The novel offers many insights on religion, race, and exile. Through the white figure of Lilly, Gibb deculturalizes Islam and reveals the vibrant possibilities it affords – a fact often forgotten in today’s political landscape. From the unpacked boxes in the homes of Ethiopian refugees to Lilly’s stubborn hold on the past, readers see that exile is often based on the myth of return. And racism is ubiquitous, even within the non-colonized walls of Harar.

Gibb balances this heaviness with lush imagery that transports the reader to Lilly’s world. The “glittering … bright head scarves and beaded shawls” in the city of Harar dazzle the reader, the “staggered chorus of muezzins” is a loud awakening, and the smell of incense and sweat in Lilly’s secret meetings with Aziz is hypnotic. Gibb also presents social commentary through humour. However, these few instances of clever wit leave the reader wanting more.

All of these details of a most unusual place and story weave a human tapestry of love, loss, and survival. This “outsider’s struggle to assert a place … and the euphoric, if fleeting, sense of peace in finding one” leaves the reader with a sweetness that comes from something fresh and new.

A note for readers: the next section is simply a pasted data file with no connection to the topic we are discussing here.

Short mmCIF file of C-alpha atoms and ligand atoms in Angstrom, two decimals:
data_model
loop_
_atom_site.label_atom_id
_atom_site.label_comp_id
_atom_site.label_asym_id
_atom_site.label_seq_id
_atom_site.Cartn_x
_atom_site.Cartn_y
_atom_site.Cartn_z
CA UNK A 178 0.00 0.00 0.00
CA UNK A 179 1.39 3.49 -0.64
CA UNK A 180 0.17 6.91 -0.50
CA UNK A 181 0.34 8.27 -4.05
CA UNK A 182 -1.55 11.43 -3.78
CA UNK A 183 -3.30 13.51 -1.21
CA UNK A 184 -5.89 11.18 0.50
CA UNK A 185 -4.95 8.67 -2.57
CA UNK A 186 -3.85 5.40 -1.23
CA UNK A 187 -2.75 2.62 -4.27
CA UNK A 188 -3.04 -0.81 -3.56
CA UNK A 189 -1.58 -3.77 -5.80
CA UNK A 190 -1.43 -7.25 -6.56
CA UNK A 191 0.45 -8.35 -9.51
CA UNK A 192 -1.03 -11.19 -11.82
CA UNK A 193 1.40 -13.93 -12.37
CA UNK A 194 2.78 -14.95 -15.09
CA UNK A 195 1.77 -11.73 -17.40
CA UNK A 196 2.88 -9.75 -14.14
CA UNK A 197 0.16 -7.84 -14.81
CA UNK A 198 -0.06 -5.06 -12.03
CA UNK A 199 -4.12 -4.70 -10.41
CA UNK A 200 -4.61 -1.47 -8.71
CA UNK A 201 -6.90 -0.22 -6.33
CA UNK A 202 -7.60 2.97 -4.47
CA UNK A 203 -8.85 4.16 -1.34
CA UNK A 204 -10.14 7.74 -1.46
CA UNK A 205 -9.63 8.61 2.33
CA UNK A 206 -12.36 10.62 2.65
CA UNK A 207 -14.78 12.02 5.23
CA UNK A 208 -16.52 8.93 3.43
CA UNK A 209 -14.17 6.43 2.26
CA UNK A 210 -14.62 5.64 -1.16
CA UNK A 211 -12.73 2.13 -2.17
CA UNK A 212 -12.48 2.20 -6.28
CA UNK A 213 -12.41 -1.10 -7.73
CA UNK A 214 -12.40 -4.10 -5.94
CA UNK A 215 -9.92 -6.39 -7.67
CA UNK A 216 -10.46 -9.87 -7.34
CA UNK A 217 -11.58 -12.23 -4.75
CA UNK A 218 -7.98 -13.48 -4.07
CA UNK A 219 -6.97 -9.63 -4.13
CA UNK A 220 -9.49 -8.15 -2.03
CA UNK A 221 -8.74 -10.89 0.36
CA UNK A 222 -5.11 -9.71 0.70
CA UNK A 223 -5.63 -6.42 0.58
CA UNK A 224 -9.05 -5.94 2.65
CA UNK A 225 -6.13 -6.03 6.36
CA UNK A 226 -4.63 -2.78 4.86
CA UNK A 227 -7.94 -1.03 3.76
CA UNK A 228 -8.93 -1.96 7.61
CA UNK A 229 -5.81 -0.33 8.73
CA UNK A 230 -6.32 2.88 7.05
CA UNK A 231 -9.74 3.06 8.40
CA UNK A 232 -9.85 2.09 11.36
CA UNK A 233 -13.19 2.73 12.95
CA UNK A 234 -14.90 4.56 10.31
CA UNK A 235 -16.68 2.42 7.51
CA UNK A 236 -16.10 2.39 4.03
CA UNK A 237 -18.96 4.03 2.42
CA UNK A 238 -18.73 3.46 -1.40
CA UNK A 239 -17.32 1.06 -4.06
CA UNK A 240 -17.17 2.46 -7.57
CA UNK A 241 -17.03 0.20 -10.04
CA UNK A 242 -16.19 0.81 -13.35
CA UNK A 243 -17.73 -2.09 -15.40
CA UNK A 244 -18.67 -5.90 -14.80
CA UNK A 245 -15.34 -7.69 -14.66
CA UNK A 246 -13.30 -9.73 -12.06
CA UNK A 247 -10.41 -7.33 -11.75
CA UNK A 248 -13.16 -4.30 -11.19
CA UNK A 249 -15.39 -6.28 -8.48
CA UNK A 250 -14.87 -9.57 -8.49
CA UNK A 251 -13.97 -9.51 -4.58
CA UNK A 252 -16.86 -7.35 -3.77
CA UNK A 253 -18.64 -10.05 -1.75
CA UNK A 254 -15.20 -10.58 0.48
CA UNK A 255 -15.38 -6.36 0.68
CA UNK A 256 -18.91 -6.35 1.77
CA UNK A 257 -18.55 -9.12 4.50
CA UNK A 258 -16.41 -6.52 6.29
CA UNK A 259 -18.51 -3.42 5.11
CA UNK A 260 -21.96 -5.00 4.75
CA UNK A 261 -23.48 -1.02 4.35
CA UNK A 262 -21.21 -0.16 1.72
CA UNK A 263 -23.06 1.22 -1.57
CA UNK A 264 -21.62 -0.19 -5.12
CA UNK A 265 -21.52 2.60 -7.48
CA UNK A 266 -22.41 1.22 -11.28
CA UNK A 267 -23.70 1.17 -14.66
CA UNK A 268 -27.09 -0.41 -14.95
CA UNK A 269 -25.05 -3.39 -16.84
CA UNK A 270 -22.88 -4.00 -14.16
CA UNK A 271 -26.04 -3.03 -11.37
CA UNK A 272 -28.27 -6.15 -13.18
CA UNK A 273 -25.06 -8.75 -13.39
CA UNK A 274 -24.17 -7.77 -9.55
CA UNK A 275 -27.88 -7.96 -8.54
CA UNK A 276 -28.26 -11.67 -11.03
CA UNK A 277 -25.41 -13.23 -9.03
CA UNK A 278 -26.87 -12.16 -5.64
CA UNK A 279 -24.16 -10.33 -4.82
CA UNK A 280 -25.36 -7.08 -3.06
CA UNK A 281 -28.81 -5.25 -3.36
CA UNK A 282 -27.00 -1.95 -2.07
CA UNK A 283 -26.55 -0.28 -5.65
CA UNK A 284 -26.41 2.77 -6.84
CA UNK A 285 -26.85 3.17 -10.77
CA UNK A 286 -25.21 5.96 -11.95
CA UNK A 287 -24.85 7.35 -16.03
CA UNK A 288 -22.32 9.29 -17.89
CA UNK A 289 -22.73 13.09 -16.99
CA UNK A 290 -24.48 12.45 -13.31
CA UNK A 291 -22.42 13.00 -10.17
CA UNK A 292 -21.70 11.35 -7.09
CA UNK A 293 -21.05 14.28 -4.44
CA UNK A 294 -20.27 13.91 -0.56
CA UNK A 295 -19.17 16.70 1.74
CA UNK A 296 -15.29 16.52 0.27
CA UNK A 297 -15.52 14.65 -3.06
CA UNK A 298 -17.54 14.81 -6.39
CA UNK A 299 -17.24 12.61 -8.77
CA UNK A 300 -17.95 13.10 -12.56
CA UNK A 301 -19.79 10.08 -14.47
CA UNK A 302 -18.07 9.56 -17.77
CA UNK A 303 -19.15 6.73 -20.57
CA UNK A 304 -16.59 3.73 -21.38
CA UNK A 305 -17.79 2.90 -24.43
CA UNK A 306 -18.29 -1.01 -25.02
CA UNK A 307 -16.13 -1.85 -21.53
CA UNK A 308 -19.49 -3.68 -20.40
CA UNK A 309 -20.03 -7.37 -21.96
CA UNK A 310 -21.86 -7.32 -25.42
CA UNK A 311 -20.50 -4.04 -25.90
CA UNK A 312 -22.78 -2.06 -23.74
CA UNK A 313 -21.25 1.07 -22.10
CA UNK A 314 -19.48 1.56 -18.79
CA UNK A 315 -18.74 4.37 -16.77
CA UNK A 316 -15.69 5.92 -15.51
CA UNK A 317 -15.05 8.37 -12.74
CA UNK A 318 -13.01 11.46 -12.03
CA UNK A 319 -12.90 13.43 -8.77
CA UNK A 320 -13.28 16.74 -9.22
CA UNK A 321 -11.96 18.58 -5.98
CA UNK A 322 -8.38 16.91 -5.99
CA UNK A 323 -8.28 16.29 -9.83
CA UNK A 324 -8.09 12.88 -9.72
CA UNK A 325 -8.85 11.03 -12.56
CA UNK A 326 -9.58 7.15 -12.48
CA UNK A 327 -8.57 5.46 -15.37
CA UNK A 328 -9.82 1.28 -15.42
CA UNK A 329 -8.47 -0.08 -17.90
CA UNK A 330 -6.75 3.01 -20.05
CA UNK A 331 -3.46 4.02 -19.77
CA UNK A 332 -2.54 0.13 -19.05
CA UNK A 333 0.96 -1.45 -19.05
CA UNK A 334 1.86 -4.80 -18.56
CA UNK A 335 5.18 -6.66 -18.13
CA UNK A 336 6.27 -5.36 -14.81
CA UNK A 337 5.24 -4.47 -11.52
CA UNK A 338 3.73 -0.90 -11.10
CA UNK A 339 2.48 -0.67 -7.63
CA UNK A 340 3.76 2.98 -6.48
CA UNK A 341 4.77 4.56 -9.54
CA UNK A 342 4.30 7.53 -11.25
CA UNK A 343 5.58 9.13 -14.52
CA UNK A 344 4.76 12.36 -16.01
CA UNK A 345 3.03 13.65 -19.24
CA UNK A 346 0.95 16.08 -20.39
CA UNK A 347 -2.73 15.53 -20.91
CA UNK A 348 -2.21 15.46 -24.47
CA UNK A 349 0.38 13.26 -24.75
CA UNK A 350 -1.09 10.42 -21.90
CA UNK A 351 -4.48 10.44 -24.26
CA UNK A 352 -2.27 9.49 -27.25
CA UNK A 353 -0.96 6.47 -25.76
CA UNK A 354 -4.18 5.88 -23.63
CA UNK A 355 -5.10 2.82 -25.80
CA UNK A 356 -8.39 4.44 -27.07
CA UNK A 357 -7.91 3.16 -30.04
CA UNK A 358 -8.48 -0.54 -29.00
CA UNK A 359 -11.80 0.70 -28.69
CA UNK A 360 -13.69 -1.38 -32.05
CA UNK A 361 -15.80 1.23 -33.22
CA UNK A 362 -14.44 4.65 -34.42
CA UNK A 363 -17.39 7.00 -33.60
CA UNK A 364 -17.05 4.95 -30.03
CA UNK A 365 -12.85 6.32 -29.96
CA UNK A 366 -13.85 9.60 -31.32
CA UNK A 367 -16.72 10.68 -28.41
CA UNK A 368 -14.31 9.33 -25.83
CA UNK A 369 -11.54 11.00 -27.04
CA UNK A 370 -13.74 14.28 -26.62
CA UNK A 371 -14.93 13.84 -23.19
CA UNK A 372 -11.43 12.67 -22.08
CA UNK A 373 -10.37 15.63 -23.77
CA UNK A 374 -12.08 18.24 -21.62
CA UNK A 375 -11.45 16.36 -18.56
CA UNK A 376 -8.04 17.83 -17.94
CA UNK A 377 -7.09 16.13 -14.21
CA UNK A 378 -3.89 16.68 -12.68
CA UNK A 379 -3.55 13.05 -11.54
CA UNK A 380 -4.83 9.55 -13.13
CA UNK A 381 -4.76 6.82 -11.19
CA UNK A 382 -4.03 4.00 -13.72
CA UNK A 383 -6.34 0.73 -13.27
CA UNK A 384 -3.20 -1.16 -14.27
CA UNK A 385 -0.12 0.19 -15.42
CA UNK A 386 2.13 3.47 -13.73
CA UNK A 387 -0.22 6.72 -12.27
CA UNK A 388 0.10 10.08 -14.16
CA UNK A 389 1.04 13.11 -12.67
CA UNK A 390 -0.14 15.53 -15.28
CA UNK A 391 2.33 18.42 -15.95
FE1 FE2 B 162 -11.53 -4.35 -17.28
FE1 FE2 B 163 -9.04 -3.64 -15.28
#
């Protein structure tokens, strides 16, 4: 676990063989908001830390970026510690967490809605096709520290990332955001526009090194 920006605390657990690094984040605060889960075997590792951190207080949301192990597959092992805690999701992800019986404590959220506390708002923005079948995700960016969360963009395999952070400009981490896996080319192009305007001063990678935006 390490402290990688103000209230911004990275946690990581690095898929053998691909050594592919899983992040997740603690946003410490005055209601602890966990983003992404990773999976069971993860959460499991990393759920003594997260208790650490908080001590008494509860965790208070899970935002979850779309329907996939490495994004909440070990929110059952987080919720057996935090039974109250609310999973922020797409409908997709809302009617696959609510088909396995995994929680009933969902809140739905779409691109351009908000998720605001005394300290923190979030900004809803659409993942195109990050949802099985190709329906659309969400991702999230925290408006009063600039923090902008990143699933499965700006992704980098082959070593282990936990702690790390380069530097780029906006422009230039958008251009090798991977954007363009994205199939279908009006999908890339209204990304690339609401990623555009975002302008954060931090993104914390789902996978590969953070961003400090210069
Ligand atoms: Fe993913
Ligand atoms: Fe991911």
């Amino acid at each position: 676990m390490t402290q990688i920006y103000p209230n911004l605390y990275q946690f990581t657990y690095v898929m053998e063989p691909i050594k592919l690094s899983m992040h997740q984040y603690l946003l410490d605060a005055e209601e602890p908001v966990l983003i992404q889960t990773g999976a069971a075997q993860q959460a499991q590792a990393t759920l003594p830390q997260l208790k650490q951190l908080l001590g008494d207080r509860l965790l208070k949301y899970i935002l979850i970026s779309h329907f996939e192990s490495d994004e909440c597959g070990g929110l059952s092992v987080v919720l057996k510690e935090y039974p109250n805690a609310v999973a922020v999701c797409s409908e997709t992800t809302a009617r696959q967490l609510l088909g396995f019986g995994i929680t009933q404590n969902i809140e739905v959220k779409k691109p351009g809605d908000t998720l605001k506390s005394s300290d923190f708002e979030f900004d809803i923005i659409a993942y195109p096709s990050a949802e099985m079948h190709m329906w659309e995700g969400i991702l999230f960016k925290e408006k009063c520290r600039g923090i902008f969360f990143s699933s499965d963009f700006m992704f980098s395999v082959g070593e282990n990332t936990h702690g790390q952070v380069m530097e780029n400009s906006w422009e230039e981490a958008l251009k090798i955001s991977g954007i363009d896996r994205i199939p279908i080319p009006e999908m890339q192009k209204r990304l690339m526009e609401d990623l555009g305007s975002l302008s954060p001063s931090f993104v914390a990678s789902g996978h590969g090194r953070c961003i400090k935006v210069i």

added by VivienneR | editQuill & Quire, Prasanthi Vasanthakumar (Jan 18, 2014)
You must log in to edit Common Knowledge data.
For more help see the Common Knowledge help page.
Series (with order)
Canonical title
Original title
Alternative titles
Original publication date
Important places
Important events
Related movies
Awards and honors
First words
Last words
Disambiguation notice
Publisher's editors
Publisher series
Original language

References to this work on external resources.

Wikipedia in English


Book description
Haiku summary

Amazon.com Product Description (ISBN 0143038729, Paperback)

Like Brick Lane and The Kite Runner, Camilla Gibb’s widely praised new novel is a poignant and intensely atmospheric look beyond the stereotypes of Islam. After her hippie British parents are murdered, Lilly is raised at a Sufi shrine in Morocco. As a young woman she goes on pilgrimage to Harar, Ethiopia, where she teaches Qur’an to children and falls in love with an idealistic doctor. But even swathed in a traditional headscarf, Lilly can’t escape being marked as a foreigner. Forced to flee Ethiopia for England, she must once again confront the riddle of who she is and where she belongs.